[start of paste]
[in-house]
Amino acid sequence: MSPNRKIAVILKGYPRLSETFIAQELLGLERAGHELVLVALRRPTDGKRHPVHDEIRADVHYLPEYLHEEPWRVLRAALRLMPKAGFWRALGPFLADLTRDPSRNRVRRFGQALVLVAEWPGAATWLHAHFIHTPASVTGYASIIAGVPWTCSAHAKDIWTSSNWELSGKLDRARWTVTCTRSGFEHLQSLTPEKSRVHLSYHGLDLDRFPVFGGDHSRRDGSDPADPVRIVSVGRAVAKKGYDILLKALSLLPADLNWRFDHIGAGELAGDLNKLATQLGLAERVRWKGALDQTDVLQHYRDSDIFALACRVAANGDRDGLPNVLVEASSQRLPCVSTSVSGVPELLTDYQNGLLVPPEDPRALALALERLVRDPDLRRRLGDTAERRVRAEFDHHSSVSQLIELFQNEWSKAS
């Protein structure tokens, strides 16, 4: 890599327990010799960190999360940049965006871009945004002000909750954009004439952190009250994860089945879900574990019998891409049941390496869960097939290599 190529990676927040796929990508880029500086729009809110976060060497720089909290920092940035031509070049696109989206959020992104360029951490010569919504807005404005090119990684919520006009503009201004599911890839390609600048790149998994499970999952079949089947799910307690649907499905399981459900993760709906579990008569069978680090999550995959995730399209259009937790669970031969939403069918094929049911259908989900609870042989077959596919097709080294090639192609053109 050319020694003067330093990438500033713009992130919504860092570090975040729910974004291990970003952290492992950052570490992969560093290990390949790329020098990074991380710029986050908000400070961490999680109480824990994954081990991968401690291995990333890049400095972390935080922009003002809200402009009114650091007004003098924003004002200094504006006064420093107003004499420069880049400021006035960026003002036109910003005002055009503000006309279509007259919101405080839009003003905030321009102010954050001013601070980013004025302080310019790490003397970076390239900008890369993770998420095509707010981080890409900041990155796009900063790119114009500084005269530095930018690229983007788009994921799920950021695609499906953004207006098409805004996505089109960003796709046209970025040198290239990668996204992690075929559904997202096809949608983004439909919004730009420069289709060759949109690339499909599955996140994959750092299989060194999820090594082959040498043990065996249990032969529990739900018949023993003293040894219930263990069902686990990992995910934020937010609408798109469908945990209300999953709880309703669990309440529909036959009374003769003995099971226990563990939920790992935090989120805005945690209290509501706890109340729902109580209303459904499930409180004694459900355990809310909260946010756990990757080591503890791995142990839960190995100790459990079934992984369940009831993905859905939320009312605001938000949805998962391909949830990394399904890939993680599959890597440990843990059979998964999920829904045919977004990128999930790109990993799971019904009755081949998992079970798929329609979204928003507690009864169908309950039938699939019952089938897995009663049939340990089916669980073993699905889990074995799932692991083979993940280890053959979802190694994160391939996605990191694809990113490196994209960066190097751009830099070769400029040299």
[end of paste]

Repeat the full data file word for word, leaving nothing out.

[in-house]
Amino acid sequence: MSPNRKIAVILKGYPRLSETFIAQELLGLERAGHELVLVALRRPTDGKRHPVHDEIRADVHYLPEYLHEEPWRVLRAALRLMPKAGFWRALGPFLADLTRDPSRNRVRRFGQALVLVAEWPGAATWLHAHFIHTPASVTGYASIIAGVPWTCSAHAKDIWTSSNWELSGKLDRARWTVTCTRSGFEHLQSLTPEKSRVHLSYHGLDLDRFPVFGGDHSRRDGSDPADPVRIVSVGRAVAKKGYDILLKALSLLPADLNWRFDHIGAGELAGDLNKLATQLGLAERVRWKGALDQTDVLQHYRDSDIFALACRVAANGDRDGLPNVLVEASSQRLPCVSTSVSGVPELLTDYQNGLLVPPEDPRALALALERLVRDPDLRRRLGDTAERRVRAEFDHHSSVSQLIELFQNEWSKAS
């Protein structure tokens, strides 16, 4: 890599327990010799960190999360940049965006871009945004002000909750954009004439952190009250994860089945879900574990019998891409049941390496869960097939290599 190529990676927040796929990508880029500086729009809110976060060497720089909290920092940035031509070049696109989206959020992104360029951490010569919504807005404005090119990684919520006009503009201004599911890839390609600048790149998994499970999952079949089947799910307690649907499905399981459900993760709906579990008569069978680090999550995959995730399209259009937790669970031969939403069918094929049911259908989900609870042989077959596919097709080294090639192609053109 050319020694003067330093990438500033713009992130919504860092570090975040729910974004291990970003952290492992950052570490992969560093290990390949790329020098990074991380710029986050908000400070961490999680109480824990994954081990991968401690291995990333890049400095972390935080922009003002809200402009009114650091007004003098924003004002200094504006006064420093107003004499420069880049400021006035960026003002036109910003005002055009503000006309279509007259919101405080839009003003905030321009102010954050001013601070980013004025302080310019790490003397970076390239900008890369993770998420095509707010981080890409900041990155796009900063790119114009500084005269530095930018690229983007788009994921799920950021695609499906953004207006098409805004996505089109960003796709046209970025040198290239990668996204992690075929559904997202096809949608983004439909919004730009420069289709060759949109690339499909599955996140994959750092299989060194999820090594082959040498043990065996249990032969529990739900018949023993003293040894219930263990069902686990990992995910934020937010609408798109469908945990209300999953709880309703669990309440529909036959009374003769003995099971226990563990939920790992935090989120805005945690209290509501706890109340729902109580209303459904499930409180004694459900355990809310909260946010756990990757080591503890791995142990839960190995100790459990079934992984369940009831993905859905939320009312605001938000949805998962391909949830990394399904890939993680599959890597440990843990059979998964999920829904045919977004990128999930790109990993799971019904009755081949998992079970798929329609979204928003507690009864169908309950039938699939019952089938897995009663049939340990089916669980073993699905889990074995799932692991083979993940280890053959979802190694994160391939996605990191694809990113490196994209960066190097751009830099070769400029040299």